Sensor resistance 48 and trim resistance 50 are arranged to provide a terminal 54 intermediate these two resistances while heater resistance 40 and trim resistance 52 have been arranged to provide a terminal 56 therebetween. Terminals or junctions 54, 56 are interconnected by a voltage divider network comprised of series resistances 58 and 60. Resistance 58 is connected to junction 54 and resistance 60 is connected to junction 56 so as to provide a junction 62 therebetween. This junction 62 comprises the output junction for the bridge network thus described..A further voltage divider network comprised of series-connected resistances 64, 66 energized by the voltage source identified herein as battery 28, is arranged to provide a reference voltage at a junction 68 intermediate the resistance 64, 66. Output junction 62 and reference junction 68 are communicated to an operational amplifier 70. This device may be for example a #741 operational amplifier which is available from a large number of sources under that identifying number. The output of operational amplifier 70 may be directly communicated to conductor 36 so as to provide the control current flow for the air/fuel modulator 26 of FIG. 1. In the circuit thus described, the variable resistance 48 demonstrates a negative temperature coefficient. That is, as the temperature of the environment of resistance 48 (i.e., the titania material) increases, the resistance value decreases so that the voltage drop across this resistance also decreases. This results, in the illustrated embodiment, in the voltage value at junction 54 increasing relative to ground with increases in temperature of the environment of the titania sensor materiaL' Conversely, heater element 40 which may be for example a platinum heater wire demonstrates a positive temperature coefficient. That is, as the temperature of its environment increases, the resistance of the element also increases so that the voltage appearing at the junction 56 will decrease, relative to ground as the temperature of the environment of the heater element 40 increases. In this context, increase relative to ground is intended to mean that the voltage value becomes electrically more positive or electrically more negative than the ground value depending upon the electrical polarity of the voltage supply connections while decrease relative to ground" means that the voltage value becomes electrically less positive or electrically less negative. By locating the heater element 40 physically surrounding the titania resistance sensor leads 41, 42 of FIG. 2, the enviromental temperature of each element will be virtually identical.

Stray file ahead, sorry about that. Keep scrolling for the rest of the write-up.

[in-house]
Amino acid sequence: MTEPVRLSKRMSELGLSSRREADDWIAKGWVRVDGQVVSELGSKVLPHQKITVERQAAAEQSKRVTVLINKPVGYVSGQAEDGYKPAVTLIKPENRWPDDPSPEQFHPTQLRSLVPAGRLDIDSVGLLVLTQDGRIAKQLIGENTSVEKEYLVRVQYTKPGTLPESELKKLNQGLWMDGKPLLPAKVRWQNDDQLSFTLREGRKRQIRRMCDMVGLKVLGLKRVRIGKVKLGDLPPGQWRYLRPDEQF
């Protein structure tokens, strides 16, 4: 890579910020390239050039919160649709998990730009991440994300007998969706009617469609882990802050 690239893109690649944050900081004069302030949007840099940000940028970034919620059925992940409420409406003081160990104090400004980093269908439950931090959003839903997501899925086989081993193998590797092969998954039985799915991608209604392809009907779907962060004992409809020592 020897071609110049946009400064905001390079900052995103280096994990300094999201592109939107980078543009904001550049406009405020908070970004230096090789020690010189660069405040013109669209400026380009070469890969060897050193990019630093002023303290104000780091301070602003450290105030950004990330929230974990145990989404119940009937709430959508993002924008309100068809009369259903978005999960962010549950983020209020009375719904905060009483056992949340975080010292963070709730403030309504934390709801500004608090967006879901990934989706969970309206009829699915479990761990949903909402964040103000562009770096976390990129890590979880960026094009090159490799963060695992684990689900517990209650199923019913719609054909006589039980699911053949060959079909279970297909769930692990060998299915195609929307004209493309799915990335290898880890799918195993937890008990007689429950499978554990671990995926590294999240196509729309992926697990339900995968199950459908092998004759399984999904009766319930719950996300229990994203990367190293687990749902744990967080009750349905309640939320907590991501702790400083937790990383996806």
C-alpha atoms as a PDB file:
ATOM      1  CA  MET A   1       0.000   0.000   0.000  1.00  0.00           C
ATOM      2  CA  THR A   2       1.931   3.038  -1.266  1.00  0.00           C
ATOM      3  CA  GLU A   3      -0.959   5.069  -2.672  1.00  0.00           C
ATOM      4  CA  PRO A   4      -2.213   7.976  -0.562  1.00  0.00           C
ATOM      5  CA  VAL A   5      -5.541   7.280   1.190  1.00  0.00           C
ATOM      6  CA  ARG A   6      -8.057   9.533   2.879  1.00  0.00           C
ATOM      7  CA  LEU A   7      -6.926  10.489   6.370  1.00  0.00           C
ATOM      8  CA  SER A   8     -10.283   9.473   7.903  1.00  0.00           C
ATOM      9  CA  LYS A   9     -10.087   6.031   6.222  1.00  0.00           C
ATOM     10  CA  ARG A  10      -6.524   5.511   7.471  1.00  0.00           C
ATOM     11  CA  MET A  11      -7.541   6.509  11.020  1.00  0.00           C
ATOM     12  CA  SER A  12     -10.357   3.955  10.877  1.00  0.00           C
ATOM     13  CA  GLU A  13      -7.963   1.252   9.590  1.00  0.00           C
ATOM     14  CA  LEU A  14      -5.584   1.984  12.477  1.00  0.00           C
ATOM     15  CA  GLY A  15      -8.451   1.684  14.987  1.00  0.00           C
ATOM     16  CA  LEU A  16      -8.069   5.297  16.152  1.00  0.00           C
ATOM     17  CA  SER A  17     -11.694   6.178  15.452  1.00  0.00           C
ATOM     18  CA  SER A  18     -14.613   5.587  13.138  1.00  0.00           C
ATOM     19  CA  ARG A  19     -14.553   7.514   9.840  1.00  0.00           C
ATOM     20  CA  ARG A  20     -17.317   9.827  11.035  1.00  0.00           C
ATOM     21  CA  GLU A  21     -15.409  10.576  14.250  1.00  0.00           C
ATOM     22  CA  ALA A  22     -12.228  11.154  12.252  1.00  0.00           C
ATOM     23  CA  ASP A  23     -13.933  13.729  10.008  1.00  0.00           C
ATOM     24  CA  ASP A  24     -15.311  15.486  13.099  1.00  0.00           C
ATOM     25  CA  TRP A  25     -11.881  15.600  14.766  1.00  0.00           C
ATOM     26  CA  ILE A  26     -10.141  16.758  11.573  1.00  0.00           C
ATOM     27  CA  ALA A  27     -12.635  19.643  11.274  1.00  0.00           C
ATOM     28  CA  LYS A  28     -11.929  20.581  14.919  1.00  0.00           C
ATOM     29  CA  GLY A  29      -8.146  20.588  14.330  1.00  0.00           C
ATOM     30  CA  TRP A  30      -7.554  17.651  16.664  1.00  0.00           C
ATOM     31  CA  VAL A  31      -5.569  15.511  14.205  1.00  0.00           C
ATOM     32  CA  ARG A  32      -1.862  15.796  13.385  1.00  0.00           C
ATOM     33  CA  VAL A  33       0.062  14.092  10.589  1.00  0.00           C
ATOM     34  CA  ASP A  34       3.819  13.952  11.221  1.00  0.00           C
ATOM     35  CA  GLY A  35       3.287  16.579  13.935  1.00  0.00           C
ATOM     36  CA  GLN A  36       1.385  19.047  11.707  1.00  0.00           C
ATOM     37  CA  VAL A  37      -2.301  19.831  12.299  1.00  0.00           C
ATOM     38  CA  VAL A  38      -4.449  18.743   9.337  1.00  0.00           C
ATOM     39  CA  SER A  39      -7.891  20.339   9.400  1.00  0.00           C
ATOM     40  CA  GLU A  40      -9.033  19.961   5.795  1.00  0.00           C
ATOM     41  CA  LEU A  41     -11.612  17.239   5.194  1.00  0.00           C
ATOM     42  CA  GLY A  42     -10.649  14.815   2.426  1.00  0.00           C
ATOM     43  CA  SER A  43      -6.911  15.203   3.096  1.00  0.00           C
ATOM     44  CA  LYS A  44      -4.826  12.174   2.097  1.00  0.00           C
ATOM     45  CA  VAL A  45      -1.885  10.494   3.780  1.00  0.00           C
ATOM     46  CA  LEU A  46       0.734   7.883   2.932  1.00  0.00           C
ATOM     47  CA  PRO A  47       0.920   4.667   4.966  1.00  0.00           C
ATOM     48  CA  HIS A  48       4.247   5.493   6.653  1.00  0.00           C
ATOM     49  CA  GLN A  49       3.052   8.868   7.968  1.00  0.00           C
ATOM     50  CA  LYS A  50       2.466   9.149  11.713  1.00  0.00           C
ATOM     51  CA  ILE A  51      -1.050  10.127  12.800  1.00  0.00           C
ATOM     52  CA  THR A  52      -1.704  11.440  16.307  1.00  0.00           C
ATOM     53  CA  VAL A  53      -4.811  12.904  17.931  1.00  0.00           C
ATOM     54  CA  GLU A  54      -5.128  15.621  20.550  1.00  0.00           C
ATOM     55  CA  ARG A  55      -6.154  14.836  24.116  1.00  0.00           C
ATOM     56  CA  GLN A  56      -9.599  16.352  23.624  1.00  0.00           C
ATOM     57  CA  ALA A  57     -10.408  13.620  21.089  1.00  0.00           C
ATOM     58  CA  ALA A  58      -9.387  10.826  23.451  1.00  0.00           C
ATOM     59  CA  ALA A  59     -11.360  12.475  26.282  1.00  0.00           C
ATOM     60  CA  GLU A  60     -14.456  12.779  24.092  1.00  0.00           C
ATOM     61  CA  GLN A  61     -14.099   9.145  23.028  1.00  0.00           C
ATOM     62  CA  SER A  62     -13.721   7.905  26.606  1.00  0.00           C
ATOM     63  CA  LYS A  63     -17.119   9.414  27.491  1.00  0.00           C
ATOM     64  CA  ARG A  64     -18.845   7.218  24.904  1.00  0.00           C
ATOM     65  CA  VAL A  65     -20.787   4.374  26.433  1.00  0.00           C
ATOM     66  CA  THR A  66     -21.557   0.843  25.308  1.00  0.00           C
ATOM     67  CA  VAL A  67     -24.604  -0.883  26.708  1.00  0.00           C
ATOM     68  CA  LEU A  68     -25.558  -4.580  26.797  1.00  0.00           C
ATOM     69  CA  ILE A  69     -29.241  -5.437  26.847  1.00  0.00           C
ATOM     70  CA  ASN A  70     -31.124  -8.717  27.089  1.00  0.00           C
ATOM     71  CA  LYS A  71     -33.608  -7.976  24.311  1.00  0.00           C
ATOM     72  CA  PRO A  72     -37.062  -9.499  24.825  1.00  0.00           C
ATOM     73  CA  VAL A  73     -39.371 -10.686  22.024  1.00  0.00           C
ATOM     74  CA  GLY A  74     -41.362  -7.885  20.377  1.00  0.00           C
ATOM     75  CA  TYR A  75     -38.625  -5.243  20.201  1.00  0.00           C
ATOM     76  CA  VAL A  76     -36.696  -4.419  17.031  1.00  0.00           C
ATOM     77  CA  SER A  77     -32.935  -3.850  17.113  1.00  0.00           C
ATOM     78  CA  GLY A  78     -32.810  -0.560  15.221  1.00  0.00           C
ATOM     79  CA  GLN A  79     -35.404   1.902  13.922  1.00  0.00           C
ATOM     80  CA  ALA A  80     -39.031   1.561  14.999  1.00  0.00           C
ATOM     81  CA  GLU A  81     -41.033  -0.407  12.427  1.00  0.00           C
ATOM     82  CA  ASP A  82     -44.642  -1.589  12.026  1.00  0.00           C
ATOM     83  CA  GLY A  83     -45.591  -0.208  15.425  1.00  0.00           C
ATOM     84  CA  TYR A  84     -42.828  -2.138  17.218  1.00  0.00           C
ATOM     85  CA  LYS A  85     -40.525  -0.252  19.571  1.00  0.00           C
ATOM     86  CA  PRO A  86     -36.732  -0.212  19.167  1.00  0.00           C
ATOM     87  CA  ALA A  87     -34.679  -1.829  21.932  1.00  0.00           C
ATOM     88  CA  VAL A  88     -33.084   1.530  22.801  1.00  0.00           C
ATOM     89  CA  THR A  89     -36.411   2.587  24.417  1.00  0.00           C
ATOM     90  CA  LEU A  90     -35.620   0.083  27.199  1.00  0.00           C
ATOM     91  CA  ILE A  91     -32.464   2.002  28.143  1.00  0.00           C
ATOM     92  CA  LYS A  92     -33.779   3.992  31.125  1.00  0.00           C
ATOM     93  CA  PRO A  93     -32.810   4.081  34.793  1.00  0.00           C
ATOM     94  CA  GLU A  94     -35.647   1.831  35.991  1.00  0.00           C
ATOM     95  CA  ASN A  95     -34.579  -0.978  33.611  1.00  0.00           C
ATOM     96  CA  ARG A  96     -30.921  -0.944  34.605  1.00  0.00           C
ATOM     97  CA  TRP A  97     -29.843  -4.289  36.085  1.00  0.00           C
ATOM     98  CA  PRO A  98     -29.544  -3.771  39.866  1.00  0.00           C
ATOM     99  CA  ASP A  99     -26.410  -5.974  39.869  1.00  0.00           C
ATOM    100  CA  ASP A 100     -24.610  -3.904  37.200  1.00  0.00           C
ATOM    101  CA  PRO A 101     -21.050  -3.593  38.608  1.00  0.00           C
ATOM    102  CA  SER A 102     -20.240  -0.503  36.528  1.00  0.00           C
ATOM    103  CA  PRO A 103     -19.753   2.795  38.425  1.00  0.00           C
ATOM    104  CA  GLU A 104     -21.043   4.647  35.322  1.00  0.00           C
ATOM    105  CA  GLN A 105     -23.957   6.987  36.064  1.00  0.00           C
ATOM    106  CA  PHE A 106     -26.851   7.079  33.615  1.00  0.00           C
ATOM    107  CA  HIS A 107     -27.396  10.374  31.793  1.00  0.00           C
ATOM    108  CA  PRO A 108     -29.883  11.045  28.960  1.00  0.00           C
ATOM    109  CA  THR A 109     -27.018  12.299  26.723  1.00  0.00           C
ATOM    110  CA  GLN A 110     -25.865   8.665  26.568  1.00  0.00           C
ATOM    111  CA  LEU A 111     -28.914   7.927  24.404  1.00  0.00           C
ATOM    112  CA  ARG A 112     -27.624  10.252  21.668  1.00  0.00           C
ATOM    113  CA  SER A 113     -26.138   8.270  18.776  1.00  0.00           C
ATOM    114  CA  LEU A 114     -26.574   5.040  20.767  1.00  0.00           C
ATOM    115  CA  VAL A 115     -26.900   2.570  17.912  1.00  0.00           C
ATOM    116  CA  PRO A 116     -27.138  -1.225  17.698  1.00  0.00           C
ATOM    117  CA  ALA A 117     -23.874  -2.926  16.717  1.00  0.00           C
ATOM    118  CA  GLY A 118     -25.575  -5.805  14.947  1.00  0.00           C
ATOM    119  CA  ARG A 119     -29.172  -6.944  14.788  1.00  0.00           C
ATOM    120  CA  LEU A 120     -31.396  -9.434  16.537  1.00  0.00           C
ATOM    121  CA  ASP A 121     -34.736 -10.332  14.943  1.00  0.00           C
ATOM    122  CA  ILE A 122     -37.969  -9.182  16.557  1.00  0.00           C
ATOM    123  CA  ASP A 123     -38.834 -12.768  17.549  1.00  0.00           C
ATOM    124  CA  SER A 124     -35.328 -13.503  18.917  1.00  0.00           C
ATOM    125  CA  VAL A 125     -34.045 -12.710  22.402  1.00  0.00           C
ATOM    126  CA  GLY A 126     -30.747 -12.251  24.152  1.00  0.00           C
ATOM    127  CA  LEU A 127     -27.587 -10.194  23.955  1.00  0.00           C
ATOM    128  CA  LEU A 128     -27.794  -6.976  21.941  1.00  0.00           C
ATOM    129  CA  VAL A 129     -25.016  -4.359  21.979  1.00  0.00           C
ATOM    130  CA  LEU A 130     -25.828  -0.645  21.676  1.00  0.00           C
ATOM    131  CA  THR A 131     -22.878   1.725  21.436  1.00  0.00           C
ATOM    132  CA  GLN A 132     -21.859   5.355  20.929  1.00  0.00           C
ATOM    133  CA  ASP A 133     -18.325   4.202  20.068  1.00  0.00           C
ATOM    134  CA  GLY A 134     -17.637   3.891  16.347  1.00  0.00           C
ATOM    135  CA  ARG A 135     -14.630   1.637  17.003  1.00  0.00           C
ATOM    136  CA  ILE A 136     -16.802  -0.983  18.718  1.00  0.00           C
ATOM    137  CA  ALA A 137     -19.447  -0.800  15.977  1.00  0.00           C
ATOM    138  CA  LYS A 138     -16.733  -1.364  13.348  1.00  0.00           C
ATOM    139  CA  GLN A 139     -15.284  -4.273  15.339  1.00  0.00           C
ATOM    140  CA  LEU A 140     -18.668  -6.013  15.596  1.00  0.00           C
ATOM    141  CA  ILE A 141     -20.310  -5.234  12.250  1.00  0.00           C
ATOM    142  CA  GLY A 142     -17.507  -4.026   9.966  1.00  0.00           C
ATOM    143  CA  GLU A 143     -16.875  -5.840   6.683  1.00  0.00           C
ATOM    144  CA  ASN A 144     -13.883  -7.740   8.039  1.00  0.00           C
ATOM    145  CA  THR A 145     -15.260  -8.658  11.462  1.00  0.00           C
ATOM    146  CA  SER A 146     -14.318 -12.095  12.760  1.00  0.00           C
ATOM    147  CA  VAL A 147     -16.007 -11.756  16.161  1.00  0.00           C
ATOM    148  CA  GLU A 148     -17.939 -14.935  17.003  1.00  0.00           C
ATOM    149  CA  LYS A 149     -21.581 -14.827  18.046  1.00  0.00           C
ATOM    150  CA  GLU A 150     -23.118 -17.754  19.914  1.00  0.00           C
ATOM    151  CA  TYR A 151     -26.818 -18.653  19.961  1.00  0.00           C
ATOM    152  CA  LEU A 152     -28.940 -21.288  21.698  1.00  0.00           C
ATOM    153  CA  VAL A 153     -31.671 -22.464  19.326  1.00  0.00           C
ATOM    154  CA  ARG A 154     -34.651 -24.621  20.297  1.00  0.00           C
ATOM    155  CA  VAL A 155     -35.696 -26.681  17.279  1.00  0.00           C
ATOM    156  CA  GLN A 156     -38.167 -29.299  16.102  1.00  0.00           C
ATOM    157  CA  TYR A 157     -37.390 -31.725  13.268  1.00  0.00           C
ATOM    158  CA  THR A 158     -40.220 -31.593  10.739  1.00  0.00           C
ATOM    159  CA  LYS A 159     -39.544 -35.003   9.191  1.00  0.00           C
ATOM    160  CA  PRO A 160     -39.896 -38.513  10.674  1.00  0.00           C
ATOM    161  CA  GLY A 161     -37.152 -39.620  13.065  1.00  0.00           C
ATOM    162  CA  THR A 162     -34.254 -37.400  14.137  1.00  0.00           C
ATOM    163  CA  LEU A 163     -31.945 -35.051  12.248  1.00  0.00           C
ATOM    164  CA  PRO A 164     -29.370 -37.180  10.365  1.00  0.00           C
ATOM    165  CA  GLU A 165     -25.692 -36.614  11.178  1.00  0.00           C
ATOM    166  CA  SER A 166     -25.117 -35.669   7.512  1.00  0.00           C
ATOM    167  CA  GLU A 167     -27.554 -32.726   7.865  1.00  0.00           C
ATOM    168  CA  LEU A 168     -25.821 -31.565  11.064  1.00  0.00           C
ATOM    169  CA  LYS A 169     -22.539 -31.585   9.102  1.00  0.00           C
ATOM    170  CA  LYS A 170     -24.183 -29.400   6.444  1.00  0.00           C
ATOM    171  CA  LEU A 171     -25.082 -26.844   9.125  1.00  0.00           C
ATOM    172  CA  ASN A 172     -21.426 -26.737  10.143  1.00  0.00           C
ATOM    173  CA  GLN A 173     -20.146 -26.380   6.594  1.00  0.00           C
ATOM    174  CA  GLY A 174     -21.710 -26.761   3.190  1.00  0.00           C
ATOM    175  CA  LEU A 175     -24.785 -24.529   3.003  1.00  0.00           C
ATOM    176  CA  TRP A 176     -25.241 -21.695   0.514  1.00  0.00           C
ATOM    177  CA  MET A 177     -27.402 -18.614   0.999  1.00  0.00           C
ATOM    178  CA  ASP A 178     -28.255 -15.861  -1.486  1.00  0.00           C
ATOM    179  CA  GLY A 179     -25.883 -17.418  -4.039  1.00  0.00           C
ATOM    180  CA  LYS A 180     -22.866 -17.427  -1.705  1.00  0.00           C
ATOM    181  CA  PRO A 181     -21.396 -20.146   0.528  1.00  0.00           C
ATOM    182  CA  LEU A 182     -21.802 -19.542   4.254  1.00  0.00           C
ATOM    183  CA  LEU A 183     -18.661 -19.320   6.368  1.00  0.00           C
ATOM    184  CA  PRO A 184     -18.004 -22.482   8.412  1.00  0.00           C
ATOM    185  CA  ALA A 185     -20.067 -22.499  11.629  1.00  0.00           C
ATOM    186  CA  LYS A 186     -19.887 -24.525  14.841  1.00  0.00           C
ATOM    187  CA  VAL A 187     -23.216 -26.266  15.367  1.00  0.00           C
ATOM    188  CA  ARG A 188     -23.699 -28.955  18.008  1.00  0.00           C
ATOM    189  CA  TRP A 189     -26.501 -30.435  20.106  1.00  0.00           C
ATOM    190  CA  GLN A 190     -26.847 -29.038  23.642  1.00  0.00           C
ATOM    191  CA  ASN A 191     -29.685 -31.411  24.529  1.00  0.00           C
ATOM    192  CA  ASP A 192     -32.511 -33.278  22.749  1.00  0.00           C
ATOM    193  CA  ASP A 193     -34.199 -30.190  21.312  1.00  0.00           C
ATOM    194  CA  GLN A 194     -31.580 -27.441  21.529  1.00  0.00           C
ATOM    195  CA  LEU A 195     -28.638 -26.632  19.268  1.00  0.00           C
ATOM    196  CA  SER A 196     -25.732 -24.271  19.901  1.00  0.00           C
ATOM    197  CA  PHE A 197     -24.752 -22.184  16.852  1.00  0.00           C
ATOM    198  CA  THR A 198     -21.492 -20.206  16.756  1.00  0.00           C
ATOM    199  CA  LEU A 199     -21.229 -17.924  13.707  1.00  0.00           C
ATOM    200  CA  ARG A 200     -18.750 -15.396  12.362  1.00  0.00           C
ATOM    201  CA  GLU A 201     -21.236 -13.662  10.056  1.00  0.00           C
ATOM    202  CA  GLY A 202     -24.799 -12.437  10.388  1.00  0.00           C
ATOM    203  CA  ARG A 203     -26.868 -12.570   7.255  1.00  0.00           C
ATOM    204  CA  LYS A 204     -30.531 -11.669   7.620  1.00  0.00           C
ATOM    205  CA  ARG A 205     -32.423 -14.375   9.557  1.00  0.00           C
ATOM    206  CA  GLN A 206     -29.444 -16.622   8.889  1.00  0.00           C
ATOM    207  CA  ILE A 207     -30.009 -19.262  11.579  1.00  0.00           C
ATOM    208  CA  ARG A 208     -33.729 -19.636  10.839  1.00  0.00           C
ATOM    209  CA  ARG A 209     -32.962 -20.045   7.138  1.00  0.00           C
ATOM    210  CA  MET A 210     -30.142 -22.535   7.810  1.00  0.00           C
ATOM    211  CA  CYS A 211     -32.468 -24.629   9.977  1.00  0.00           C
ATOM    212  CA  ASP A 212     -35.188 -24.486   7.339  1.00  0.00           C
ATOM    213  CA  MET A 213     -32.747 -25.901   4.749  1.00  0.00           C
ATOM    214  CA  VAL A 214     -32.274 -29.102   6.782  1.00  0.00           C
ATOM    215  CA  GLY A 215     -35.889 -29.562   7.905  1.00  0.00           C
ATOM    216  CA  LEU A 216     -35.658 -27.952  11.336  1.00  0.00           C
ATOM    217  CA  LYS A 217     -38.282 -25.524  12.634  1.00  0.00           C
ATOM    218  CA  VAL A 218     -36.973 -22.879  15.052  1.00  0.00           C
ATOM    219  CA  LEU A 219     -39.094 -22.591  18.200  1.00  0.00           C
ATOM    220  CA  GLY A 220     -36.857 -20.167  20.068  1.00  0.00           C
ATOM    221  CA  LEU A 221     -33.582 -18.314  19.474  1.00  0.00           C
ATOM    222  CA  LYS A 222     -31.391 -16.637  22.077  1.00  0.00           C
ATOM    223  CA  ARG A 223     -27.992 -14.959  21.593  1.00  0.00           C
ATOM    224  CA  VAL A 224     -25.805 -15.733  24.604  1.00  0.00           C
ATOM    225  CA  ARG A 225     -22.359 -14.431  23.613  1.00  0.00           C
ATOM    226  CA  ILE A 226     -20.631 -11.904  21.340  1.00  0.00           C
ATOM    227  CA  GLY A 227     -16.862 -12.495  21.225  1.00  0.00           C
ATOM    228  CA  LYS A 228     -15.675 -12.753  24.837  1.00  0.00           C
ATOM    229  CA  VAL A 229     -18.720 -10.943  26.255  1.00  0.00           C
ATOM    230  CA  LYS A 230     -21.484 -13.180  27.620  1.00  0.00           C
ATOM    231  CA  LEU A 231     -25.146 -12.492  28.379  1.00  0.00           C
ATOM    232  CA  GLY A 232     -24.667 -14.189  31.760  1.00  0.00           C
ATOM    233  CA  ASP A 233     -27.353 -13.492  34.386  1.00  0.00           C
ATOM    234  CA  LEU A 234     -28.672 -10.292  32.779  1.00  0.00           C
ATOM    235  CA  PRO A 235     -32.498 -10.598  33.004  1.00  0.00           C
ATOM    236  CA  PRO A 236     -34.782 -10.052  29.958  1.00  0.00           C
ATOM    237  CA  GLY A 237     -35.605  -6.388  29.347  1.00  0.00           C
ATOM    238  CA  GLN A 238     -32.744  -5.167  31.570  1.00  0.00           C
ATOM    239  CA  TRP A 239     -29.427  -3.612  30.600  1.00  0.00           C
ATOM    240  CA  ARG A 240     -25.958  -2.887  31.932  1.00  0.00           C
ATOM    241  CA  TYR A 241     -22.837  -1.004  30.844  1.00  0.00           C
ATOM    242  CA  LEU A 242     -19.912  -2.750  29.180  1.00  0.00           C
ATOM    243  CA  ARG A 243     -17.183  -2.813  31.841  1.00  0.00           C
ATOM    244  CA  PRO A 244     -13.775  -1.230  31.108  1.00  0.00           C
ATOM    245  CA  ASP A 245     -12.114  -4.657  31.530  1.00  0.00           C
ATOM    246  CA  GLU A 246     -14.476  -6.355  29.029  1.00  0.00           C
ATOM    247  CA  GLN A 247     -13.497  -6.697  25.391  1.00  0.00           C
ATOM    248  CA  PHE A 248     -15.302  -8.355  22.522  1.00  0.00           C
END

Since the resistance of the titania material is an exponential function of temperature over its entire operating range, the resistance value of the'resistor R, is selected so that the temperature dependency of the resistance value of the titania sensor demonstrates a substantially linear characteristic over the temperature range of interest. The value of R, can be determined by selecting a value R with respect to the resistance of the titania material wherein the second derivative of the expression for the voltage at junction 54 with respect to temperature is at the midpoint of the temperature range of operation of the titania sensor material, for example at 700C. This value is expressed by where R is given by the expression R RTK CONSTANT (3) where T is the temperature in K and K is the temperature coefficient of the heater element 40. The numerical value of resistance 52 may be selected to place the value v of the voltage at junction 56 in a convenient range. Typically this may be a resistance of 4 ohms. This value, may also be selected to equal the value of resistance 40 at the midpoint of the temperature range of operation.
.In order to eliminate the temperature dependency, the ratio of the resistance 58 to the resistance 60 should beselected so as to satisfy the following equation:
that is, the ratio of resistance 58 to resistance 60 should equal the negative of the ratio of slopes of the voltage/- temperature curves at the associated junctions. The magnitude of these resistances should be selected to be sufficiently high to prevent appreciable amounts of current flow therethrough. For example, values of from about 1 0 to about 100 kohm are preferable.
It will be apparent to the man of skill in this art that certain modifications and deviations may be made in the practice of the instant invention. For example, a substitution of a negative temperature coefficient device for the positive temperature coefficient device illustrated may be made wherein that device is located in the circuit of FIG. 3 in the position occupied by resistor R, and a fixed resistance may be then inserted in the position occupied by variable resistance 40. Other modifications and changes may be made in the bridge circuit of the present invention and such are contemplated within the scope of the instant invention.
By providing the series-connected sensor resistance 48 and trim resistance 50 in parallel with seriesconnected heater resistance 40 and trim resistance 52 and the voltage divider reference'generating network of resistances 64, 66 all energized by the same source,